Tuesday, September 04, 2018

Kissing Cousins or Typer Twins?

Royal Mercury Kissing Cousins
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1971 versus 1973 Royal Mercury
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Post-Script: I started this twin typer video on Sunday but was interrupted by Labor Day festivities; then had to do some maintenance on my main evaporative cooler unit (replacing the fan bushings and motor). It started out with me breaking out the 1973 Mercury that's been in my collection since the mid-aughts - my "alpha" machine, the first one I can with certainty claim to have acquired because I was getting the typewriter bug and wanted a small portable; which I haven't used very much in the last few years and it needed more attention than I'd realized. I ended up doing a thorough cleaning and degreasing on it, in the process of making the video.

Naturally, a comparison between both machines was in order. The 1971 model, new to me, had a bit easier touch; but now the other one feels better after the attention it's received.

These machines were designed the way they were designed. You shouldn't expect them to have the touch of a different, lighter, machine. But the trick I did to the touch adjustment, disconnecting the spring that attaches to the universal bar, did affect a noticeable change. Which reminds me that my Brother Charger 11, lacking a touch adjustment, always felt a bit lighter in touch than the Brother-made Webster XL747 that has a touch adjustment; perhaps it's due to this same issue, that at the lightest setting the touch system always gives more tension to the universal bar than without. I'll use both of these Mercs for a time and see if I'm happy with them this way.

Since I now have these two nearly identical machines, I figured some experimentation was in order. The natural thing would be to compare sound-deadening methods. There has been some recent talk on the Facebook Antique Typewriter Group about using various materials in the bottom of the machine to absorb sound and prevent it from reverberating upward. With the 1973 model I used a terrycloth shop rag, cut to size and taped along its edges to the inside of the bottom panel using gaffers tape. Compared to the unaltered 1971 model I could notice a real difference, more in the muting of the bright metallic sounds, rather than an overall lowering of the volume. Then I used a sheet of craft felt in the bottom of the 1971 model and it seems to have about the same degree of sound deadening. Nothing dramatic, but a real improvement. Since this is an ongoing experiment and easily reversible, I can always take these out and try different materials in the future.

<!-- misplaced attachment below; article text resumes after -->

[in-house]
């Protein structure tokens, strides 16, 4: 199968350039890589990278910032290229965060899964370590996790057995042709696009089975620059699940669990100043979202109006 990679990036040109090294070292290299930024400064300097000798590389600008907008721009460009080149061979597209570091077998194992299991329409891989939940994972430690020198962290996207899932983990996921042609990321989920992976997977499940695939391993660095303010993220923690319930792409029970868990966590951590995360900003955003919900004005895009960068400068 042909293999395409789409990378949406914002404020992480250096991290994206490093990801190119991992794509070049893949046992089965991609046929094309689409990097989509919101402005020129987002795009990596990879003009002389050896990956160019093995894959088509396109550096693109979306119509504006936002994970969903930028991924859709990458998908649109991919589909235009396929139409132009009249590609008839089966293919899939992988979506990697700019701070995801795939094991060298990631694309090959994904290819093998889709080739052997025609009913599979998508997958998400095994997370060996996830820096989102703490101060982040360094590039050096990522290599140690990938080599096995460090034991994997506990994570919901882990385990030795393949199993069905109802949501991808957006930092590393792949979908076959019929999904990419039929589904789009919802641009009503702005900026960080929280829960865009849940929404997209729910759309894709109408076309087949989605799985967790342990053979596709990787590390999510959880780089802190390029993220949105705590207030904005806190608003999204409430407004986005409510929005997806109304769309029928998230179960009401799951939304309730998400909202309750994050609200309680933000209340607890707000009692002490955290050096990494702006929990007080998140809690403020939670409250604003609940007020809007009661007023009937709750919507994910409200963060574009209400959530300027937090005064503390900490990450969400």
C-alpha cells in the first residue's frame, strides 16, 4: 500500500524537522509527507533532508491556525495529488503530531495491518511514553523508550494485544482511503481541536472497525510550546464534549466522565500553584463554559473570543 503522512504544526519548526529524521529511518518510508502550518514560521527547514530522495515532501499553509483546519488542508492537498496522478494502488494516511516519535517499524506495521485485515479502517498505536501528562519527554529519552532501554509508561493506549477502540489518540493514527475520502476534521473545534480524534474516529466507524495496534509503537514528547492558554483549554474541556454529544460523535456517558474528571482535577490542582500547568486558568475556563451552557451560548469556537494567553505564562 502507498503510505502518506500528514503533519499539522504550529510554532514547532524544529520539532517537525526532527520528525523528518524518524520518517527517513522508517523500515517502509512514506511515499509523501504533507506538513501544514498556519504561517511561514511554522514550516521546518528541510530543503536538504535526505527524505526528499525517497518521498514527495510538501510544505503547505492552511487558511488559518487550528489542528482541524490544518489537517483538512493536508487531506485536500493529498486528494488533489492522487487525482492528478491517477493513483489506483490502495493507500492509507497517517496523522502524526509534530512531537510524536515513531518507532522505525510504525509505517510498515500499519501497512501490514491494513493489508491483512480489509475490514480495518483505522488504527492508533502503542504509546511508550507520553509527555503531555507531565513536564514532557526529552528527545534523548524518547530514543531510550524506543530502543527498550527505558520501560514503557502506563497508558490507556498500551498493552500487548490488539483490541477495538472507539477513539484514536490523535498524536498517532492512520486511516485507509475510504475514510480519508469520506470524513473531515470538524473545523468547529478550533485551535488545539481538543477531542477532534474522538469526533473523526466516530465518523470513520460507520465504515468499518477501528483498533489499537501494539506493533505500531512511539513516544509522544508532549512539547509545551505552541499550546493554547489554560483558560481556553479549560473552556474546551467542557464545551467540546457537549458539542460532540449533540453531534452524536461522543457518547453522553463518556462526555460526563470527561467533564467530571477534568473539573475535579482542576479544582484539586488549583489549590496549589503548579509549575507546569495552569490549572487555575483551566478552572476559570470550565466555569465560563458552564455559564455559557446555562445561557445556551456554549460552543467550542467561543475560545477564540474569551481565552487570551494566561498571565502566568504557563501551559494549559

This is the essential tradeoff when you like ultra-portable machines: you have to be willing to accept less than ideal mechanics for lightweight and small. Hence the tinkering with trying to gain back something in the way of better touch and sound. But there's always the fact that these small machines are easy to grab and bang out a quick note on, like the other night when I typed this on the back of an Albertsons grocery store receipt:

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This is getting to be a habit, saving up 3-1/8" wide thermal-printed store receipts that are blank on the reverse side. Free typing paper, for short ditties or poems. Nothing profound or earth shattering, but highly convenient, promoting that stream-of-consciousness creativity that can, on occasion, produce surprising results.

Here's episode 130 of the Typewriter Video Series, on these two siblings.

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